Watching Snowpiercer was a lot like playing a video game, and that is not meant to be an insult. The visual aesthetic and premise is evocative of a game such as Metro: Last Light (which was based on a sci-fi book series) since each car is like a different stage or level. The bleak premise and conditions also remind me of Metro: Last Light to some degree. Perhaps because in Metro, the remnants of humanity have taken refuge in underground train stations due to nuclear war. Here, it is just one single train. Also reminiscent of Metro is how in the face of extinction, humans have both the enduring ability to survive and also the ability to become cruel and terrible. Joon-ho does a great job of creating a setting that is so bleak that it is borderline nihilistic, but there is still that silver lining of hope.
In terms of plot, the premise is unfortunately quite flimsy. One expository sequence basically explains that the Snowpiercer was built in anticipation of the attempts at counteracting global warming, ending in failure. Therefore, a track that runs across the entire world was built. Residents of the train know that a yearís duration has passed when the train crosses over the same bridge structure about the same time every year. The plot nearly collapses under its own weight at times; and as great of a visual eye that Joon-ho has, he sacrifices plot for the sake of cool visuals and some gory violence. Without giving anything away, the third act has a plot twist that has become borderline cliché in terms of sci-fi tropes and narrative storytelling. It is a disappointing, unoriginal twist that the movie basically telegraphs, and you can see it coming a mile away. Now, I will give the plot credit for the revelation of the ingredients in the protein bars that the back car passengers have as their only food source. Letís just say they are a good source of protein (and no, the protein bars are not made of people).
It is through the acting performances that Snowpiercer truly shines. The film is filled with an eclectic, international cast, led by Evans as the reluctant, emotionally damaged Everett. Tilda Swinton as Mason steals just about every scene she is in as the eccentric overseer of the back car passengers. Swinton looks almost unrecognizable in costume, and Mason appears to be some sort of archetype of a bygone era. She is British, but she has the attitude of a Fascist stooge. Some of the movieís strongest moments and dialogue exchanges occur when she is forced into becoming Everettís hostage and reluctant guide through the train. Strong veterans such as Octavia Spencer, John Hurt, and Jamie Bell make up the rest of the cast. Wilford also has a colorful cast of minions who say very little but are quite colorful and distinct in their own right. The filmís dialogue flows very well. The way that Everett and other characters get around the language barrier by speaking to Minsoo is very clever.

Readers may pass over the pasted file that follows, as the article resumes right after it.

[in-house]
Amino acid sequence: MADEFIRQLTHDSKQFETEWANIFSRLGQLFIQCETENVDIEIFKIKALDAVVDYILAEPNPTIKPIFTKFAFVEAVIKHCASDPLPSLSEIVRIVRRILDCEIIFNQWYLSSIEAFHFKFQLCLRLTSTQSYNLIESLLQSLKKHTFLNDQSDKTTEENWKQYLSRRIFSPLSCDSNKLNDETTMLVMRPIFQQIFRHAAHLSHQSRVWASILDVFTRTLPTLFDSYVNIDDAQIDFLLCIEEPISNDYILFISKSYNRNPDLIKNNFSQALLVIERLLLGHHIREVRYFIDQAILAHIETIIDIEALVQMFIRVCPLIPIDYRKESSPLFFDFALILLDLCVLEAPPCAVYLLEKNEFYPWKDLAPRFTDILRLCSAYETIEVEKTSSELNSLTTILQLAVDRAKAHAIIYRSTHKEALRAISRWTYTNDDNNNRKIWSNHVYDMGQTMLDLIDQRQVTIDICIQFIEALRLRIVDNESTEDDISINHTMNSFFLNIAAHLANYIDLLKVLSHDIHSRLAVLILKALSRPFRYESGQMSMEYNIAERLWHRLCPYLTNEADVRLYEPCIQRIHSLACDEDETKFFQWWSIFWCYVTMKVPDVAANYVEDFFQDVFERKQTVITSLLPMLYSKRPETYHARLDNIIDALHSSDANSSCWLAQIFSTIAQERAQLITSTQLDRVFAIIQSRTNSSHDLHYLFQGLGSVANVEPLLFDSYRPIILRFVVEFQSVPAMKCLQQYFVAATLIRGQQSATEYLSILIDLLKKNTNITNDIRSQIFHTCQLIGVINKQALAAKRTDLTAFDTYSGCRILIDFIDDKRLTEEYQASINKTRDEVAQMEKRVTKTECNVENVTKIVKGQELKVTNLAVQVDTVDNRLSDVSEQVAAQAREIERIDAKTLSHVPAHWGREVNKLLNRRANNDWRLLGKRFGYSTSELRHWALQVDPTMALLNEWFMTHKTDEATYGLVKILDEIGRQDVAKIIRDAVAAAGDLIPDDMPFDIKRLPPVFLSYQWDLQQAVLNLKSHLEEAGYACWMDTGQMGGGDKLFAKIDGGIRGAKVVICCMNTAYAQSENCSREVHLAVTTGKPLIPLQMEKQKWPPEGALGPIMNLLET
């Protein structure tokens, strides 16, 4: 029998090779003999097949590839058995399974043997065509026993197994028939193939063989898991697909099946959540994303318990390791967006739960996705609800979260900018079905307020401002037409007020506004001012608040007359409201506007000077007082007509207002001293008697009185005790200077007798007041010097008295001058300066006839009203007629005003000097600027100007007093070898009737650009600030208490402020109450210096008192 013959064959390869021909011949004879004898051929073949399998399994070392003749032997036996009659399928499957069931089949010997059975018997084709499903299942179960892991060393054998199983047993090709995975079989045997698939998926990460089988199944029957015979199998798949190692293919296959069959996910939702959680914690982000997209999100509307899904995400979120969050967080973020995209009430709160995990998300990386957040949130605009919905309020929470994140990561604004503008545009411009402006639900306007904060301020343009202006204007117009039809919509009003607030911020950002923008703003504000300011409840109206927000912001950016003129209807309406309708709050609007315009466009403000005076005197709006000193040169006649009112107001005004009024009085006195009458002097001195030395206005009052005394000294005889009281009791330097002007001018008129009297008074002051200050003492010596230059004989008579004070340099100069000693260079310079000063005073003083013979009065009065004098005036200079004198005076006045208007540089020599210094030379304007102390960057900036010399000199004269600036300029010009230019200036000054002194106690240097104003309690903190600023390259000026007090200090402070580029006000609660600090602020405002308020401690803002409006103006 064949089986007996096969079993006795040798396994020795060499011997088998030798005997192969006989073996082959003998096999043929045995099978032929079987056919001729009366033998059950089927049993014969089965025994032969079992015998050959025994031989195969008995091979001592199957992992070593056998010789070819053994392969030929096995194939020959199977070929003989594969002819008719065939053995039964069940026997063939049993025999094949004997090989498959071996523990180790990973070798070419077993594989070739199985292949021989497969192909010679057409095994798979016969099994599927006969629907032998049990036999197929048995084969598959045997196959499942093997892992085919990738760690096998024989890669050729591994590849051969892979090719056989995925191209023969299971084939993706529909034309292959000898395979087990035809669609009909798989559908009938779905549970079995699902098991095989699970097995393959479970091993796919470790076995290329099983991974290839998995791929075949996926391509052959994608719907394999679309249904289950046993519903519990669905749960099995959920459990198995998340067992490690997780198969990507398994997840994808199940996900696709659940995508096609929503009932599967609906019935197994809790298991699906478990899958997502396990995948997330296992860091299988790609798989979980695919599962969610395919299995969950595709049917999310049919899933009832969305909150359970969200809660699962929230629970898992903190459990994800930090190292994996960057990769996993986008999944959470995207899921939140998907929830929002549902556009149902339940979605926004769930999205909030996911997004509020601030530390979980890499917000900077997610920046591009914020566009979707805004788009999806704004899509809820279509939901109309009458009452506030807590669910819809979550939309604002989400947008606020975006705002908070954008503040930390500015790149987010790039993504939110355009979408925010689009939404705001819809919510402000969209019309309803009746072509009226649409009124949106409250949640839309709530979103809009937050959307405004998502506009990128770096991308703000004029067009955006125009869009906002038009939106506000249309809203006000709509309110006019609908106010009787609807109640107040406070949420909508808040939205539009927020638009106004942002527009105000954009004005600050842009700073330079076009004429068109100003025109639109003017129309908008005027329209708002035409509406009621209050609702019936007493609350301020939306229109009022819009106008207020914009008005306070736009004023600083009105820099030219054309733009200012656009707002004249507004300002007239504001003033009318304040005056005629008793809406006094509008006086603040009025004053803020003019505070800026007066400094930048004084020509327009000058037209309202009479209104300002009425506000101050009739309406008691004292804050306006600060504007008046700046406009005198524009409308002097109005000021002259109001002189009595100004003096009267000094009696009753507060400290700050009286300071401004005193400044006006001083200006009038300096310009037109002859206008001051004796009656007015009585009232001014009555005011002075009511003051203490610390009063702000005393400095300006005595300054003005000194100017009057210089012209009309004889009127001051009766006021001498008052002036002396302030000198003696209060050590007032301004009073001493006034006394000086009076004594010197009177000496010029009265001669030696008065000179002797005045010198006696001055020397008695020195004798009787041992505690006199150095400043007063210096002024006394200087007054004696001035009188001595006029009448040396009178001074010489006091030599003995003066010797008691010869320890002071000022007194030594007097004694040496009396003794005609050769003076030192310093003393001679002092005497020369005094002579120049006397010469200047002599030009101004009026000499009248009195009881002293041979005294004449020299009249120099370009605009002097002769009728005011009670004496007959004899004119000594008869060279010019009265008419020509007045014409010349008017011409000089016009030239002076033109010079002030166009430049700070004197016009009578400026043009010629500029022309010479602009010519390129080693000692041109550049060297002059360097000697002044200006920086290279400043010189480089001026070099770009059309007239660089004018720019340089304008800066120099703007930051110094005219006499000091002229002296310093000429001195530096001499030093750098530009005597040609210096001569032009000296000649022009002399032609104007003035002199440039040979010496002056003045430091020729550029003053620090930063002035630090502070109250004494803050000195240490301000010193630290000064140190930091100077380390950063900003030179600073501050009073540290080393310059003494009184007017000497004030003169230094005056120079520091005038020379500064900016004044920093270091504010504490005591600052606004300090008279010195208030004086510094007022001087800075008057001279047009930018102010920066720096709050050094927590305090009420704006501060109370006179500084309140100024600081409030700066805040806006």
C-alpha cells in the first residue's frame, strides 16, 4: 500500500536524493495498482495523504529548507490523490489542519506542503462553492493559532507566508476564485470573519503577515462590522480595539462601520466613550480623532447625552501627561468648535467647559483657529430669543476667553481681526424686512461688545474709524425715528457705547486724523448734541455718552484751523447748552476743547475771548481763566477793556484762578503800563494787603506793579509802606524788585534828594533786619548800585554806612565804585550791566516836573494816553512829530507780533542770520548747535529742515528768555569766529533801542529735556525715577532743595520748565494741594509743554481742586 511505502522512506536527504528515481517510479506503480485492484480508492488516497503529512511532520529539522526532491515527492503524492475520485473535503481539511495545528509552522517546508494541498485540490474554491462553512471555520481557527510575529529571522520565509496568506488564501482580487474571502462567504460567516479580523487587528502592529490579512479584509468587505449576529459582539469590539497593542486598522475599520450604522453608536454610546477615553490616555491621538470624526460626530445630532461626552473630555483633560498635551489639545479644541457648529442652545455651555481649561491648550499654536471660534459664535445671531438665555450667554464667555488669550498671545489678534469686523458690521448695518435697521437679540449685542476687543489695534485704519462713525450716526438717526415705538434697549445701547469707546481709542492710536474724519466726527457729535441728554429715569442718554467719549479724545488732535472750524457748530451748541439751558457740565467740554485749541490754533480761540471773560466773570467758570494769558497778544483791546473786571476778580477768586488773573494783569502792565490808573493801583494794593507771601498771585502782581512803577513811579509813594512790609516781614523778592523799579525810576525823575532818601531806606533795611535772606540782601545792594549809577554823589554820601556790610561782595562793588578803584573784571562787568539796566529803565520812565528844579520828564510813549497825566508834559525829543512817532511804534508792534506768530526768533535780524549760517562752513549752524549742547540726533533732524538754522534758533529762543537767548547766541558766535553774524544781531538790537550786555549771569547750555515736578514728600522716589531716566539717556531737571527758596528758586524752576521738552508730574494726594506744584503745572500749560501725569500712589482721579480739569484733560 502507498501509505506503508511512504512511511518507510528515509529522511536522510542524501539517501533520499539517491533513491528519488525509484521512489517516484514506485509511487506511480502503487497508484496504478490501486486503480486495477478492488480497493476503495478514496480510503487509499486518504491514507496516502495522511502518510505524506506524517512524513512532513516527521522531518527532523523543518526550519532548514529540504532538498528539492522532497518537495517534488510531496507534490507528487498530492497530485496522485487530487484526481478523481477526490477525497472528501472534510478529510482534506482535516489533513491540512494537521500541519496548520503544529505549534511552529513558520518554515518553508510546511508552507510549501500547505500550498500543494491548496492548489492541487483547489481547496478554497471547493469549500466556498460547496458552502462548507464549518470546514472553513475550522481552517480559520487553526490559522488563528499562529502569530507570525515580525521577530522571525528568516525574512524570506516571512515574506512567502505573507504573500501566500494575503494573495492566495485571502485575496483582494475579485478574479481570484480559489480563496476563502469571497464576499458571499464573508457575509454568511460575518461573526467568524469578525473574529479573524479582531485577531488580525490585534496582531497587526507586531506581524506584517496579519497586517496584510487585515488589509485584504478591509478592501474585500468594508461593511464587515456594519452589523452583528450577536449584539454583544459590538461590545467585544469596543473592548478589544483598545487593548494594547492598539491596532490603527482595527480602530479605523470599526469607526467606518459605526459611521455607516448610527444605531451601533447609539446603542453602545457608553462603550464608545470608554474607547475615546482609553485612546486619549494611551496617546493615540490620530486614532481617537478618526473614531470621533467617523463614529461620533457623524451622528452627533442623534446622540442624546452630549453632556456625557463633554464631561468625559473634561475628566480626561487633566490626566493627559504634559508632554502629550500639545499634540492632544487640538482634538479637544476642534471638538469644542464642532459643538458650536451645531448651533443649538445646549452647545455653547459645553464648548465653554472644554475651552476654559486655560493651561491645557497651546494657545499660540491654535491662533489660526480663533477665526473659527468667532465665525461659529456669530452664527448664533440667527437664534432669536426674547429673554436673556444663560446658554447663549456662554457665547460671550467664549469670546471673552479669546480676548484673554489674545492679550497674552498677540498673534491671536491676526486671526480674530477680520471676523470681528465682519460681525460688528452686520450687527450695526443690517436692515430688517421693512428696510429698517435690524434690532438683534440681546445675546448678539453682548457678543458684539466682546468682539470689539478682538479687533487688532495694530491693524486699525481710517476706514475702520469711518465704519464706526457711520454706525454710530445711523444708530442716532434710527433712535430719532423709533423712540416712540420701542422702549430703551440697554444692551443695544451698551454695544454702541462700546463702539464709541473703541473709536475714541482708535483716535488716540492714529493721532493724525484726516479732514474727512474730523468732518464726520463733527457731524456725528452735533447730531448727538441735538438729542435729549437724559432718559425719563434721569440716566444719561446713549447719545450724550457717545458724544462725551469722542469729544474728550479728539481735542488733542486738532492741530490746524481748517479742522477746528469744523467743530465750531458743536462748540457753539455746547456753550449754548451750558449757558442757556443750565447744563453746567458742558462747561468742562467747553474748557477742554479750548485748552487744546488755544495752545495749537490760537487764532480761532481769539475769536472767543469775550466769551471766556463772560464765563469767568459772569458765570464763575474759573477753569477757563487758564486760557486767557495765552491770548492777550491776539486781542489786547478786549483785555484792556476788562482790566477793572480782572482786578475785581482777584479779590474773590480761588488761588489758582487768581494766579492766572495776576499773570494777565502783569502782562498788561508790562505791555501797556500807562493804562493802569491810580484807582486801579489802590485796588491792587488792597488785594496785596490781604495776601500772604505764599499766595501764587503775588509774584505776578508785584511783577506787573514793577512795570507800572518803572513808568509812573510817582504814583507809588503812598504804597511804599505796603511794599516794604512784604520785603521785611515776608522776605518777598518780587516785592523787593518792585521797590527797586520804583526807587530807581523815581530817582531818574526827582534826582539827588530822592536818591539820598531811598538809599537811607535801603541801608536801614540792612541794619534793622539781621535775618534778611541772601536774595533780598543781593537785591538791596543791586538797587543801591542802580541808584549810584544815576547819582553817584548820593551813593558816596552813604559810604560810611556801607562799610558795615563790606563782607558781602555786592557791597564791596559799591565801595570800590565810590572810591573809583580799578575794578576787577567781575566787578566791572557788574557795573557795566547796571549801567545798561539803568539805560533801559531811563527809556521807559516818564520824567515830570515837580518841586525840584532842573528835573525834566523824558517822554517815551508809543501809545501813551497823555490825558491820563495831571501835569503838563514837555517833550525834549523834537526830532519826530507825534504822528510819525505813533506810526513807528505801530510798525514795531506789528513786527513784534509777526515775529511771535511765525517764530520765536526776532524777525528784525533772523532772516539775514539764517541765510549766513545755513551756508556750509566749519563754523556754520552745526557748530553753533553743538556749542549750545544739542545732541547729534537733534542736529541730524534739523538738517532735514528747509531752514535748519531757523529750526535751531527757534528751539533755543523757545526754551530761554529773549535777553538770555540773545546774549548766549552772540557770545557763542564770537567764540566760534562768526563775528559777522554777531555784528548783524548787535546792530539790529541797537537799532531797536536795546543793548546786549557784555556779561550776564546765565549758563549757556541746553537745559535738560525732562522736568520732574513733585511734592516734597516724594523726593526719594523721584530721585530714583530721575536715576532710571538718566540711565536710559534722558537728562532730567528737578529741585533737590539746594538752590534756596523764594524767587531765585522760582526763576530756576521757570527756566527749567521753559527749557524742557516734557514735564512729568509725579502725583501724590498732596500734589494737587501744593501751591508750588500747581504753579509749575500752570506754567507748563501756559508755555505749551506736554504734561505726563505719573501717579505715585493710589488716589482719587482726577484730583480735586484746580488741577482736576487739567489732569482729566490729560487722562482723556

There has also been a great deal of controversy over which version of the film would be released domestically after it was acquired by The Weinstein Company. I can say the version i saw was Joon-ho's director's cut. I can see why an executive would want to trim the film, but this version is likely the most effective version I can imagine. This is a sci-fi film worth checking out if you have the chance.
The 411: I would not call Snowpiercer a modern sci-fi classic, but it does well with what it has. Director Bong Joon-ho has created an impressive, unique visual world. He directs bleak, depressing conditions with incredible technique. The plot suffers from some rather flawed and predictable conventions. The film does feature strong performances from the leads, especially Evans and Swinton. The best opportunities to see this film will likely be on Netflix, Redbox, iTunes, or on home video. With that in mind, the film is definitely worth a look.